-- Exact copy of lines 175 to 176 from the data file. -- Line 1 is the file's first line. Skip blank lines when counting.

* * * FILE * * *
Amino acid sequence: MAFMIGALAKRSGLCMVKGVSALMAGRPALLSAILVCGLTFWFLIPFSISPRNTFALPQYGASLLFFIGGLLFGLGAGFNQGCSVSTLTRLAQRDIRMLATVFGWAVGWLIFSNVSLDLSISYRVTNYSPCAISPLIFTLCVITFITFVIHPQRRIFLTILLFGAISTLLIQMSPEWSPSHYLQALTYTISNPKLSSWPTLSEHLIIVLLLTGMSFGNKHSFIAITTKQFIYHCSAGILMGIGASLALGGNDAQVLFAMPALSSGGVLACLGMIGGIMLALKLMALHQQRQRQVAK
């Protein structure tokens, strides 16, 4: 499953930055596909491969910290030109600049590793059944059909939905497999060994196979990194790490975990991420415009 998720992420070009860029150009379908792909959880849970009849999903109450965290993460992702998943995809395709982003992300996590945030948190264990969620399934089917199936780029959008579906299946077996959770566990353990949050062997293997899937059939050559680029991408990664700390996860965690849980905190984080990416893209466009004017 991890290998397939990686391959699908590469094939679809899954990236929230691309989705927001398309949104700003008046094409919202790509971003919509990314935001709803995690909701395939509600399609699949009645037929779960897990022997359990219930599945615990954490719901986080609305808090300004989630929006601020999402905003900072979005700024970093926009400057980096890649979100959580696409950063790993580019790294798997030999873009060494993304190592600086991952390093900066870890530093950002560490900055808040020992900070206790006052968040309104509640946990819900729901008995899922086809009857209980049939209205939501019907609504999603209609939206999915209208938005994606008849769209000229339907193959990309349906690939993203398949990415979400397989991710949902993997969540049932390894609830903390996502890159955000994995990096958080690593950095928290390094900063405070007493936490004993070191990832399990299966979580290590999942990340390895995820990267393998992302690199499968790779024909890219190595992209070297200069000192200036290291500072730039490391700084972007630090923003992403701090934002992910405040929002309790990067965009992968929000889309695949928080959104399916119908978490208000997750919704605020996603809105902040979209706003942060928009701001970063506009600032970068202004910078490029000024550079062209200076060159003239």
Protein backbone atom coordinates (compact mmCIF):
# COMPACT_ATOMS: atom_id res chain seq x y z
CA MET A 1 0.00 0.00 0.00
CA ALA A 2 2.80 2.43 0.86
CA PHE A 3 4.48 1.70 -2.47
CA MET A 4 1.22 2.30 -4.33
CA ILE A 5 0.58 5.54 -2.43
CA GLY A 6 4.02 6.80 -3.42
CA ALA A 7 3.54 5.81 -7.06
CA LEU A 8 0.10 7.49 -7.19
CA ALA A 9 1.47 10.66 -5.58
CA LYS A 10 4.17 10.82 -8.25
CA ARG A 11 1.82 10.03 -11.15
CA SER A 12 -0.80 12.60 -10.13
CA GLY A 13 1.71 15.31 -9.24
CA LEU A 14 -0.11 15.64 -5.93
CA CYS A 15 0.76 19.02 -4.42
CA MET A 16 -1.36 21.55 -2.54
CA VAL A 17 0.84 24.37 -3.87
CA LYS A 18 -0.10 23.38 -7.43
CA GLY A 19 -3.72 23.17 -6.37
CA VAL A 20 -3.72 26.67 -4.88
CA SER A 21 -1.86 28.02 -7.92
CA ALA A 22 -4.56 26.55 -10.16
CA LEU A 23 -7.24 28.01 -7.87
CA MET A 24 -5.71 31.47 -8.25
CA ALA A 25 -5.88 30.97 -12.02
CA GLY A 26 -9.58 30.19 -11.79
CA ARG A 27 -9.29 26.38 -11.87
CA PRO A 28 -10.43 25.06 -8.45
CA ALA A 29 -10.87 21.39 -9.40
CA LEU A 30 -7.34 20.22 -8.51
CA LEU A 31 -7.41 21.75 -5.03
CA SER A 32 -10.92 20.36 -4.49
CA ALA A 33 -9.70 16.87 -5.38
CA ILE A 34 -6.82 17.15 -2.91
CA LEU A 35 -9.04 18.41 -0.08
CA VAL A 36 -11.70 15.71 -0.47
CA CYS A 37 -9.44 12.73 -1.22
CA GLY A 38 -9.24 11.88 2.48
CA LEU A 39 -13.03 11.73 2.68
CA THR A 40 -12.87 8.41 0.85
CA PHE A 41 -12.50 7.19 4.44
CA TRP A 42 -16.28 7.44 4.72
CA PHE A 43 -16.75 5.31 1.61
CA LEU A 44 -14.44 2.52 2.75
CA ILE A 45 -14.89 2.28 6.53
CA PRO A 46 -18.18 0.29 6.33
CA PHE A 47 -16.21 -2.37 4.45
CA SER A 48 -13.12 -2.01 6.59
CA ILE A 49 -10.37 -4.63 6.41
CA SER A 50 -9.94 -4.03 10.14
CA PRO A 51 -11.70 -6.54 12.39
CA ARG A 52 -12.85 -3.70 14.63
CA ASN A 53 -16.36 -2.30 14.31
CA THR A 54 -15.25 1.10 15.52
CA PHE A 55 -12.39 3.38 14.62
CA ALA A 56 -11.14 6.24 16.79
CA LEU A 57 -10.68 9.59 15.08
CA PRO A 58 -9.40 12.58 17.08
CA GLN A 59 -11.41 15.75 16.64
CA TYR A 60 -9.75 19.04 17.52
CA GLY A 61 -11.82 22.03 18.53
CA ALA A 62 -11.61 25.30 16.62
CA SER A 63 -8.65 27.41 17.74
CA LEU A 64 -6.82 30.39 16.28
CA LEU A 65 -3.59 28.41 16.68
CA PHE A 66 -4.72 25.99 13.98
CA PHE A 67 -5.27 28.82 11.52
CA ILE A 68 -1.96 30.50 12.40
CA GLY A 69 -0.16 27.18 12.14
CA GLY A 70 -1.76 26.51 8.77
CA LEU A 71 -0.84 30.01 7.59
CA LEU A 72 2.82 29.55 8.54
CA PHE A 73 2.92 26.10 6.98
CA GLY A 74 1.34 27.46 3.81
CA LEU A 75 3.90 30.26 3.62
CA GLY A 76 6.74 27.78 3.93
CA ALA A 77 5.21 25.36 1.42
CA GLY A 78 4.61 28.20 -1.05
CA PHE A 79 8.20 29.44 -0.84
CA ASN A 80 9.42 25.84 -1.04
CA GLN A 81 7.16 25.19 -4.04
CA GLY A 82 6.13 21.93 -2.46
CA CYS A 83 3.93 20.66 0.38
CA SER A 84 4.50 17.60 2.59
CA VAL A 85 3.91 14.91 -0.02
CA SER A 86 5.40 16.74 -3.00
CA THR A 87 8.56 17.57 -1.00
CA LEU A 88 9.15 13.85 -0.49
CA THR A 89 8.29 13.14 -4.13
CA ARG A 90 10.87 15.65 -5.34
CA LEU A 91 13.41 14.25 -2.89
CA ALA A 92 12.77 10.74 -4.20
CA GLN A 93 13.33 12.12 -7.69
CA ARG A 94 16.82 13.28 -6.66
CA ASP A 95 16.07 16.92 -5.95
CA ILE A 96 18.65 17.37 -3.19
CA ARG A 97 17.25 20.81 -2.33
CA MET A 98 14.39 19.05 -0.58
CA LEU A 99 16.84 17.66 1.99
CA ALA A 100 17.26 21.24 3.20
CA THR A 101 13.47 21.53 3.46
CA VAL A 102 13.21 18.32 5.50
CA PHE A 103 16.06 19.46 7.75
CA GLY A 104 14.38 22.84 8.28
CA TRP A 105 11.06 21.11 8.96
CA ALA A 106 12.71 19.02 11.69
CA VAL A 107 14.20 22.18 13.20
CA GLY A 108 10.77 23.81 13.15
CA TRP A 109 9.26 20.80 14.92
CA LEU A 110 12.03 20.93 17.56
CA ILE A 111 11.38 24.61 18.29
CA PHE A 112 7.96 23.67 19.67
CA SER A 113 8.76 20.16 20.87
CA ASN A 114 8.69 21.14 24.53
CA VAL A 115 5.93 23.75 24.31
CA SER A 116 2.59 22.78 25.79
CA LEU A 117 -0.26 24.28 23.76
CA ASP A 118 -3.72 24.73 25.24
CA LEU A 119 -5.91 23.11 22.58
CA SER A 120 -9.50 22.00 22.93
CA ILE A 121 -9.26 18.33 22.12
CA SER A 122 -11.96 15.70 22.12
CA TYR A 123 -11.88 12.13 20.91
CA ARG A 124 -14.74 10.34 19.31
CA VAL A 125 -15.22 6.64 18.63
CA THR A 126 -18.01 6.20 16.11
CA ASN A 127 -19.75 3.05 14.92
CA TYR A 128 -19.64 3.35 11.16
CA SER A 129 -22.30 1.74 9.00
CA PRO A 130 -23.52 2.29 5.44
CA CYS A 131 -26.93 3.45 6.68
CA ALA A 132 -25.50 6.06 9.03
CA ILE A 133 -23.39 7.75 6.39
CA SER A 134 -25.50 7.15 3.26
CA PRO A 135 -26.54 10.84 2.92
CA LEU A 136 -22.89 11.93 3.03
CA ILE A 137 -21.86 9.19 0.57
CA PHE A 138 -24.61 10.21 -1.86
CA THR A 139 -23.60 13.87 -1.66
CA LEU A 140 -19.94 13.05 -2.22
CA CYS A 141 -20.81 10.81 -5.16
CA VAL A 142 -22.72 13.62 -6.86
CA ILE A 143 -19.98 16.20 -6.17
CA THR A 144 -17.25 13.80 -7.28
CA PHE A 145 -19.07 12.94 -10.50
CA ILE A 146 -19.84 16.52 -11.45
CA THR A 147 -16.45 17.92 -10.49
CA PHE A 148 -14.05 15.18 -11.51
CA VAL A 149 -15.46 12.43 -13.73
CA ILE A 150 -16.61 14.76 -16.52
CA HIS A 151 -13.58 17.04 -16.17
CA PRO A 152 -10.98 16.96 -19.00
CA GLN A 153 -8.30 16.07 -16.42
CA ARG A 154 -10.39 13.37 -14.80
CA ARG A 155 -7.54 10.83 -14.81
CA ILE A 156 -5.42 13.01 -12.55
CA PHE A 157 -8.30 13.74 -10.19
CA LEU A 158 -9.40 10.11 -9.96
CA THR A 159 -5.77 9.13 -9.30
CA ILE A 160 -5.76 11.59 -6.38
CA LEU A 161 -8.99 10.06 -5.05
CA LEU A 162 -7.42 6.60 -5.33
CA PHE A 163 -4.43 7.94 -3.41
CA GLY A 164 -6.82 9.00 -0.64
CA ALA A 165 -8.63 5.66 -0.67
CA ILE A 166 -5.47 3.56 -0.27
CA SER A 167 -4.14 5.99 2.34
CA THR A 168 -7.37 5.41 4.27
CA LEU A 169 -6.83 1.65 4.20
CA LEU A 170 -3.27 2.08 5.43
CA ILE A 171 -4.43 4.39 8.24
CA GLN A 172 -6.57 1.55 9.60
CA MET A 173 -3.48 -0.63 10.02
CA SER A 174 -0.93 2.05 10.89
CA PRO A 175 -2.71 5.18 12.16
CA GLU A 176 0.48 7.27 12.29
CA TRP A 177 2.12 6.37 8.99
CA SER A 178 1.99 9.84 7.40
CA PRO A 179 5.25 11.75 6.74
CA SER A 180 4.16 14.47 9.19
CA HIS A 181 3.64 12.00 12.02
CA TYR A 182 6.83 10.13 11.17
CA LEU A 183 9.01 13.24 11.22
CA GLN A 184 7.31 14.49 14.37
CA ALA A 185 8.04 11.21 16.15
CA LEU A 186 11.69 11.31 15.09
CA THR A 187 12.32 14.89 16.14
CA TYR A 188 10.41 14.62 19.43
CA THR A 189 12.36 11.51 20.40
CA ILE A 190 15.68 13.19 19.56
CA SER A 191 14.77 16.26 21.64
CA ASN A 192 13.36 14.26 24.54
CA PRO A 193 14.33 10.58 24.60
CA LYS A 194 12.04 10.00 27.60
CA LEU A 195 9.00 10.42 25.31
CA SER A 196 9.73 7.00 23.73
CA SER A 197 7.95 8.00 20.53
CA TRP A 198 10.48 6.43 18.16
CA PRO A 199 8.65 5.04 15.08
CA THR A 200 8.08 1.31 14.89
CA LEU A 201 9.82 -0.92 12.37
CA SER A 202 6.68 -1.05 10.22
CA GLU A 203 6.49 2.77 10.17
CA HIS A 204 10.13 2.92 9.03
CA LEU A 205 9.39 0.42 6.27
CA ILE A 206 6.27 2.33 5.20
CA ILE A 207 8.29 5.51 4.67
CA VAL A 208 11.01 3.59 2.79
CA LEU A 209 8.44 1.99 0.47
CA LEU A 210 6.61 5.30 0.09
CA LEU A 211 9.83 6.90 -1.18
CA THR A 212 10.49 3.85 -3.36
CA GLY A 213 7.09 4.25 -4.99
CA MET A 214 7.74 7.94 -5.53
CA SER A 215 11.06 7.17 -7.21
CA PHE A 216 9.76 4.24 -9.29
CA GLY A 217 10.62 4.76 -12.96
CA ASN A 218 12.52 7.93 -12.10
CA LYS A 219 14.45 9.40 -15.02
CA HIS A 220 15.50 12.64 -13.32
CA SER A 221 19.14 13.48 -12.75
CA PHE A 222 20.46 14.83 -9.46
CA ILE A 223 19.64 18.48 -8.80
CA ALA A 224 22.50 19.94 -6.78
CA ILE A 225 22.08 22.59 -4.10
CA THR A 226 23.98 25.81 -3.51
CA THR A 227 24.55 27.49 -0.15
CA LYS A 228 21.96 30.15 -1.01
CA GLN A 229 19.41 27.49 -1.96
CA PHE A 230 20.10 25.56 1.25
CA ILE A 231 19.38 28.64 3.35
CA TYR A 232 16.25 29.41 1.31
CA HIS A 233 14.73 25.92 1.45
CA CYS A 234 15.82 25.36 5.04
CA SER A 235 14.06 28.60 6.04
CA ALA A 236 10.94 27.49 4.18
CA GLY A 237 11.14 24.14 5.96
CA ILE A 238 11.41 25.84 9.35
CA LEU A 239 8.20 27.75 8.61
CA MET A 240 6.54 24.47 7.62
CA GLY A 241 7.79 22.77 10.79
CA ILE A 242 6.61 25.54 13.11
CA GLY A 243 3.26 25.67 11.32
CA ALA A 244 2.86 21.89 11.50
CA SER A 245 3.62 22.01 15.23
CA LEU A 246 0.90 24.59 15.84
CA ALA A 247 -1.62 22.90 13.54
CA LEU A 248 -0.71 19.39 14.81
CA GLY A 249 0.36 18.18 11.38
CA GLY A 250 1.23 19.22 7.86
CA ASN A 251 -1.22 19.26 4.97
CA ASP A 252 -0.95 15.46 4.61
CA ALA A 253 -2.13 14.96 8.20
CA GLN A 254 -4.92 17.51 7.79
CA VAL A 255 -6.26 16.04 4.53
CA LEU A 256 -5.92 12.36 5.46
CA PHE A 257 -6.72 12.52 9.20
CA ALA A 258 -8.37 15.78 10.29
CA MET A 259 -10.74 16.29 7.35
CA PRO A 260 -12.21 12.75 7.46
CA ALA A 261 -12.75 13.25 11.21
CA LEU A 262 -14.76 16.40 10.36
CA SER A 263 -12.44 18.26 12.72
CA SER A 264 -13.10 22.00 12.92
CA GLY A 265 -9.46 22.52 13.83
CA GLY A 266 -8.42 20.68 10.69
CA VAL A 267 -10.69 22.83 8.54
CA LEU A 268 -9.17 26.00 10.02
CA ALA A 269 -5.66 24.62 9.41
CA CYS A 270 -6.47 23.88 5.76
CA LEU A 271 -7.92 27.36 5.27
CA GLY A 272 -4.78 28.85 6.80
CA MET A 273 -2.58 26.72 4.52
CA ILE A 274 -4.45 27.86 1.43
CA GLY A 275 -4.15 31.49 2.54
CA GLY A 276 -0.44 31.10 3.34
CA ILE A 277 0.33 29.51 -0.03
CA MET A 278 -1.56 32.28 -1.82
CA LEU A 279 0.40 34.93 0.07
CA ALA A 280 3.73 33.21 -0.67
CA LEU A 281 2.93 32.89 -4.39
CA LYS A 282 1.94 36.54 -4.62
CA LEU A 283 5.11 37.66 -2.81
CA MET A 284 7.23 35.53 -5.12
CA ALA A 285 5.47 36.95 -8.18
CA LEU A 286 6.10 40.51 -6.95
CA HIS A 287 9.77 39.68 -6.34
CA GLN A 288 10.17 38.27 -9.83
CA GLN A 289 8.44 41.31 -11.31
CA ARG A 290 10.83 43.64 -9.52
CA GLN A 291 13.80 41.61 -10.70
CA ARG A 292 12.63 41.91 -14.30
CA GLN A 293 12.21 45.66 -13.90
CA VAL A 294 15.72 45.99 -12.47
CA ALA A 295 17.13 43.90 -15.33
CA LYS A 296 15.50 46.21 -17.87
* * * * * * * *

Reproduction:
CA ILE A 171 -4.43 4.39 8.24
CA GLN A 172 -6.57 1.55 9.60